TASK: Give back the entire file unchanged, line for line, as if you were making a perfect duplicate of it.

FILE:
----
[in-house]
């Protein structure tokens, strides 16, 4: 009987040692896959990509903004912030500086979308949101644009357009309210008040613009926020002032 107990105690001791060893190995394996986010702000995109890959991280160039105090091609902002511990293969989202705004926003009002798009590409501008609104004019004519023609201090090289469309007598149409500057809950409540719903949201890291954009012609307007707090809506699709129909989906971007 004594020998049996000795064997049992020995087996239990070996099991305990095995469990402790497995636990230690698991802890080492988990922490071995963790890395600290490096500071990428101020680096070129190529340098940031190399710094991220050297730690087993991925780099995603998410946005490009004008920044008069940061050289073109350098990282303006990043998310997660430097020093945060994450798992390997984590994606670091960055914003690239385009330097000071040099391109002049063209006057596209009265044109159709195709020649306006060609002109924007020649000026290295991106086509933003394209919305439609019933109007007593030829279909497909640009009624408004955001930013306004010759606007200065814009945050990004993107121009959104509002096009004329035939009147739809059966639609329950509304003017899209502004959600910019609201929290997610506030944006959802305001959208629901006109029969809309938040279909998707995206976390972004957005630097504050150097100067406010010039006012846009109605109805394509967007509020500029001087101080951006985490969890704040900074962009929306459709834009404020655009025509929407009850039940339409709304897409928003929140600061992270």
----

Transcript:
[in-house]
């Protein structure tokens, strides 16, 4: 009987040692896959990509903004912030500086979308949101644009357009309210008040613009926020002032 107990105690001791060893190995394996986010702000995109890959991280160039105090091609902002511990293969989202705004926003009002798009590409501008609104004019004519023609201090090289469309007598149409500057809950409540719903949201890291954009012609307007707090809506699709129909989906971007 004594020998049996000795064997049992020995087996239990070996099991305990095995469990402790497995636990230690698991802890080492988990922490071995963790890395600290490096500071990428101020680096070129190529340098940031190399710094991220050297730690087993991925780099995603998410946005490009004008920044008069940061050289073109350098990282303006990043998310997660430097020093945060994450798992390997984590994606670091960055914003690239385009330097000071040099391109002049063209006057596209009265044109159709195709020649306006060609002109924007020649000026290295991106086509933003394209919305439609019933109007007593030829279909497909640009009624408004955001930013306004010759606007200065814009945050990004993107121009959104509002096009004329035939009147739809059966639609329950509304003017899209502004959600910019609201929290997610506030944006959802305001959208629901006109029969809309938040279909998707995206976390972004957005630097504050150097100067406010010039006012846009109605109805394509967007509020500029001087101080951006985490969890704040900074962009929306459709834009404020655009025509929407009850039940339409709304897409928003929140600061992270």